1. The text of the error message made it very clear that the libraries would not be loaded because they were not officially approved by Arduino!

        Sure, my dicking around may have inadvertently invoked the error message in error BUT my point is that the error message even exists in the first place and that is an indication the author is preparing to make the IDE itself a part of the battle ground for Arduino vs Arduino by locking out non-approved code.

        1. I’ve never seen this error, and I maintain several of the widely used 3rd party libraries for Arduino (OneWire, Encoder, TimerOne, CapacitiveSensor, etc). I’ve also made many contributions to the IDE’s code over the years, including one to improve the File-Examples menu, which was just merged yesterday and will be in the upcoming 1.6.11 release. I’m pretty familiar with IDE’s code and I’ve never seen any sort of restriction like this.

          Recent versions of Arduino do recognize a metadata file called library.properties. A variety of syntax errors in that file can cause the IDE to give an error about incorrect format. My guess is you saw this error and misunderstood it. Of course, without even a copy of the text of the error, nobody can say.

          If you simply delete that file, the IDE handles your library in “legacy” mode which is meant to preserve compatibility with the many old libraries not updated with the metadata file. Thousands of old and not widely used libraries exist for Arduino, scattered across blogs, instructibles, wikis and other sites. They do work without Arduino officially approving them.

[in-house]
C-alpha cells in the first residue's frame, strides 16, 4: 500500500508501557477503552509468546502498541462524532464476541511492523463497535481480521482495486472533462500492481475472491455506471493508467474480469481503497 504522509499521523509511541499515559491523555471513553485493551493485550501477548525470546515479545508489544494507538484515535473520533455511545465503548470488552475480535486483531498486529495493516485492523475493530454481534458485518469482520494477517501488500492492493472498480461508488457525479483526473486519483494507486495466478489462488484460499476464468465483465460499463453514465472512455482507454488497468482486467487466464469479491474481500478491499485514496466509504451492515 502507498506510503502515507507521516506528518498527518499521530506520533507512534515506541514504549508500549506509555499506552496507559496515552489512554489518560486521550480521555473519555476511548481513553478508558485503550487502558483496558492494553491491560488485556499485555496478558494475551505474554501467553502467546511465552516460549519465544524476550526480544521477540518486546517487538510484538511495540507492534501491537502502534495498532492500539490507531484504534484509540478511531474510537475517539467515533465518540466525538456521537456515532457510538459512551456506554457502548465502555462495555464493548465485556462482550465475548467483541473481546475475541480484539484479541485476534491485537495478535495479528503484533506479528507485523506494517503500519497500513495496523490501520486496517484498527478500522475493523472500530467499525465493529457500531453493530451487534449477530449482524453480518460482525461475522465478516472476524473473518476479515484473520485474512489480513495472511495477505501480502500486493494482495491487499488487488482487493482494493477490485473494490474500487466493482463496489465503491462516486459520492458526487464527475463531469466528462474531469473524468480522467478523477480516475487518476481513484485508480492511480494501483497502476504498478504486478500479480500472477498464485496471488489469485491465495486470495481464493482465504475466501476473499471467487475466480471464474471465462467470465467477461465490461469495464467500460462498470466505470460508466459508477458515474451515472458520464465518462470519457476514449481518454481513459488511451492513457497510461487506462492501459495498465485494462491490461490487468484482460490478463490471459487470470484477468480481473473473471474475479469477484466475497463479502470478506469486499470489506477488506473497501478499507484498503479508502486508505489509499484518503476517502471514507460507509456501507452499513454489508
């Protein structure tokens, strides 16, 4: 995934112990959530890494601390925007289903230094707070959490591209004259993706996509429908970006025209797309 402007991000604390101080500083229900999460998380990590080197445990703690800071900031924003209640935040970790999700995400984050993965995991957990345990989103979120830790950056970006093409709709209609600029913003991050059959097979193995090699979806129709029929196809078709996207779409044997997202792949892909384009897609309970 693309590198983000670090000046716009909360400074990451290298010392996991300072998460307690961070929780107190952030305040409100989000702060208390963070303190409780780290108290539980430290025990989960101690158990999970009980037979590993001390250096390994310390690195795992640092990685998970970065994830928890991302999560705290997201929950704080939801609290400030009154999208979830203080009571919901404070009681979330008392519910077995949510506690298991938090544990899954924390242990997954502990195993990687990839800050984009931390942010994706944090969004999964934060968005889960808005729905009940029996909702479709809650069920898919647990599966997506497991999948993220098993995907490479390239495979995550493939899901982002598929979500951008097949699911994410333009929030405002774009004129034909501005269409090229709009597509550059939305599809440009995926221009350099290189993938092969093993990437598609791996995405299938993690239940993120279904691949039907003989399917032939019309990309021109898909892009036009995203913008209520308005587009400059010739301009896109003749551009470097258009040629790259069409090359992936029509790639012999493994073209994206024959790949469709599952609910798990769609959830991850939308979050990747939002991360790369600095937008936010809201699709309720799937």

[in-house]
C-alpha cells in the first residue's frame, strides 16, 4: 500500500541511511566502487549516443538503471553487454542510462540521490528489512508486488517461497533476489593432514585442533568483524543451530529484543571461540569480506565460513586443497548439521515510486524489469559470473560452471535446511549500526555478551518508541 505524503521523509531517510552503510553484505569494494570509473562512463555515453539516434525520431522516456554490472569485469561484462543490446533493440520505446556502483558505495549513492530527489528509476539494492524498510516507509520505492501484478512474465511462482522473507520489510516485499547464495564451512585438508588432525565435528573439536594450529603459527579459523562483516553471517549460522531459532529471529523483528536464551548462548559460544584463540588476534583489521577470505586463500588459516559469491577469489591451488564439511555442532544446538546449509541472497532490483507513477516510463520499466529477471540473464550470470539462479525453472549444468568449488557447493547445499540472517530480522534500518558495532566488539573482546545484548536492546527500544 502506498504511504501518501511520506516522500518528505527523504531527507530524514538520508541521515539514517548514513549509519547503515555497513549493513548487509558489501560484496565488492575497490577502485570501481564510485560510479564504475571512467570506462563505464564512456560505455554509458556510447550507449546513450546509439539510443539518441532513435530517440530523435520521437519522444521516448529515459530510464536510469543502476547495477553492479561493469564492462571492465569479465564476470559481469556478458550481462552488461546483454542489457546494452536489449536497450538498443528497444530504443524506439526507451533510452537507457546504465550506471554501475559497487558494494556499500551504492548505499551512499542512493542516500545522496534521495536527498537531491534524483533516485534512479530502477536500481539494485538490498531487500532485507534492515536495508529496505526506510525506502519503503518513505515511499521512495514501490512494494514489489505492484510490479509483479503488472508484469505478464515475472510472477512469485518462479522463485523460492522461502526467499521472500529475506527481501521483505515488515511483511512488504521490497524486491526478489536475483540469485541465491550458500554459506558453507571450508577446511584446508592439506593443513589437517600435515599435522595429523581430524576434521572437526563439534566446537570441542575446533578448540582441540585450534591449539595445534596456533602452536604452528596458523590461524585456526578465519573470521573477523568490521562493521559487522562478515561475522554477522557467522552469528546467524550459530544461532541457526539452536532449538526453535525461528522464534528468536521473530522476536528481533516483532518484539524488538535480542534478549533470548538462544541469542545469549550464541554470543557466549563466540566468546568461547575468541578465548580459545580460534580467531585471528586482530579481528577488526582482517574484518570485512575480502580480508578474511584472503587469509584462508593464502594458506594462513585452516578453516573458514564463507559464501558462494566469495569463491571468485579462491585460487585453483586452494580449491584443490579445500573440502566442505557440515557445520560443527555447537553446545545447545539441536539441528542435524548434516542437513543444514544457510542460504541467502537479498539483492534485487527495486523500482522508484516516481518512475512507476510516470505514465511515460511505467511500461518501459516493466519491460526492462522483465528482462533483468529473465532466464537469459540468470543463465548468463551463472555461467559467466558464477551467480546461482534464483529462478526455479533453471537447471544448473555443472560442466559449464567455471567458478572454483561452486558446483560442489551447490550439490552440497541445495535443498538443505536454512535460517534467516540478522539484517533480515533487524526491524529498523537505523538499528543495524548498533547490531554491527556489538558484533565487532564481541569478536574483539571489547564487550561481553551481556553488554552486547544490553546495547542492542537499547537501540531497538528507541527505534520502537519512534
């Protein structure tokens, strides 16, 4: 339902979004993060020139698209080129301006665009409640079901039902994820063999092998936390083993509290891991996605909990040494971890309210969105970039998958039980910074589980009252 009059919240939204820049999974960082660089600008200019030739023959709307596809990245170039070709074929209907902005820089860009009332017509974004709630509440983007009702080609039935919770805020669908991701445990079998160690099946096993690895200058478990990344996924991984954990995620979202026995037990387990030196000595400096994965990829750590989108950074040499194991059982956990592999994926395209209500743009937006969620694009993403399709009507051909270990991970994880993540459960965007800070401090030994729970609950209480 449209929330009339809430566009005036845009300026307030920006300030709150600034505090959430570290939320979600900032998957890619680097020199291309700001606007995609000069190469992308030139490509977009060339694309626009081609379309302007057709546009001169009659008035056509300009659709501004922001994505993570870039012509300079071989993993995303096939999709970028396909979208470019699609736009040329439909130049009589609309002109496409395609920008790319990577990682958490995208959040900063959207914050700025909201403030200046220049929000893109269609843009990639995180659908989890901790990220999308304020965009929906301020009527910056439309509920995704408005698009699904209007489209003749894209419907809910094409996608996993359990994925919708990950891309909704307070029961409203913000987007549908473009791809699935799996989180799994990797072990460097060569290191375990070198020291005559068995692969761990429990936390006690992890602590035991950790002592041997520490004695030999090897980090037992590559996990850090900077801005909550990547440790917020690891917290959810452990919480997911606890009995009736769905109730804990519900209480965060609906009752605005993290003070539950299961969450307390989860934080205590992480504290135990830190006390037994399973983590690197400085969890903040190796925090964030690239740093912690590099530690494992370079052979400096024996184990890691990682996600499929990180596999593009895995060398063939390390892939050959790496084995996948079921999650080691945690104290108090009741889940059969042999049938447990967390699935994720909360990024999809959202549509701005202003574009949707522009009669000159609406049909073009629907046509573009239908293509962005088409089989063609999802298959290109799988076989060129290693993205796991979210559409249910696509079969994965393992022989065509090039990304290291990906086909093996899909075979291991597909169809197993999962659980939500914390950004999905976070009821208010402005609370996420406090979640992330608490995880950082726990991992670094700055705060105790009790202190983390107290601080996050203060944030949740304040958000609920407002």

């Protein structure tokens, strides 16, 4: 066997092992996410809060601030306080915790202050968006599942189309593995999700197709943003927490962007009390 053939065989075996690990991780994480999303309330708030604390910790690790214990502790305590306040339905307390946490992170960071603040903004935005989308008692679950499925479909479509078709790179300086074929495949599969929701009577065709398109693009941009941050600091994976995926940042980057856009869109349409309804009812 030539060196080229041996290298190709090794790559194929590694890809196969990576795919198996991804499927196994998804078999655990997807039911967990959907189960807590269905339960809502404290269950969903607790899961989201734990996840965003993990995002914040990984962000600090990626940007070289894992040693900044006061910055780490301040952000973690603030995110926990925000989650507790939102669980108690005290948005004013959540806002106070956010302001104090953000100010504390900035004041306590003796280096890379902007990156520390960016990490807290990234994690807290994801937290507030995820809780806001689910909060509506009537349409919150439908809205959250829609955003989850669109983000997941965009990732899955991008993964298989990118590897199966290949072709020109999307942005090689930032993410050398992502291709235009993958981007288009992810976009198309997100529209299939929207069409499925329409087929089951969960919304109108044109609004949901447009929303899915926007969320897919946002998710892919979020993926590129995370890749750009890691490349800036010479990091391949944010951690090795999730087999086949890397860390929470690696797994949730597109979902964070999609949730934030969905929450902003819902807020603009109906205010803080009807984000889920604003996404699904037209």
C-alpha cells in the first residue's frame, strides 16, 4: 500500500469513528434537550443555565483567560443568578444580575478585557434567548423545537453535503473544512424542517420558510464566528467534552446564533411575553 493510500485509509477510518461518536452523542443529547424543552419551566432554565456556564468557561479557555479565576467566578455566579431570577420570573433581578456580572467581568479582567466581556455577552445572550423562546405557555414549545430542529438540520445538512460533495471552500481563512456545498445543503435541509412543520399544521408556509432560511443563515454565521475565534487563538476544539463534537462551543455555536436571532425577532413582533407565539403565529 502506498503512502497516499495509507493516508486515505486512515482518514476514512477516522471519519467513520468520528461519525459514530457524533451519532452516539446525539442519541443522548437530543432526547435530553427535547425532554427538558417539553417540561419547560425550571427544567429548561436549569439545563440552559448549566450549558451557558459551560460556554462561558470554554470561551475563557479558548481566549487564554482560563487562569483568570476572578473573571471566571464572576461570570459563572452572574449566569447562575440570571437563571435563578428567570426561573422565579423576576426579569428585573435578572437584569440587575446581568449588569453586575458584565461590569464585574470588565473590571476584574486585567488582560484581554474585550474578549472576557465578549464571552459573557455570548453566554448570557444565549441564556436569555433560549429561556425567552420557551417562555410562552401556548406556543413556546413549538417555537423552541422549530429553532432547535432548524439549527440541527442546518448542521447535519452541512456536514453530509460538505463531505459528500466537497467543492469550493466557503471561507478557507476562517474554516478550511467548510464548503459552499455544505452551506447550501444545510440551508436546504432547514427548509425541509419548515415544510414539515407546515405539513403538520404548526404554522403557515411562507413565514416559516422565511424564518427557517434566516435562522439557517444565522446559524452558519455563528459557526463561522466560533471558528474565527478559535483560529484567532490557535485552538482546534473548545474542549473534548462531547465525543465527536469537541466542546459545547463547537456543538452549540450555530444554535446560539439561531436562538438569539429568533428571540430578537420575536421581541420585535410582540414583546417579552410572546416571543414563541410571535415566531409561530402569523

Arduino did add fields to categorize libraries into 3 tiers when presented by their library manager that automatically installs libraries. But there’s no restriction for any of the tiers. They’ve also not done a particularly good job of really curating the list of recommended libs, so those tiers are pretty much meaningless when using their tool. All of them are installable.

          Anyone can get their library added to the library manager list, simply by asking on an issue on Arduino’s github account. I follow their issue tracker and almost every day I see them approve new libraries. The only criteria are publishing the code on github, the metadata in correct format, and github release tags (which is done so their automated software only offers your releases to end users, not every commit of code you haven’t specifically tagged as your release). When they deny a request, it’s because the library doesn’t conform to these simple requirements. I see these cases regularly and in every one of them the library author has fixed their metadata or added the release tags, and then the Arduino devs added their library to the automated install list.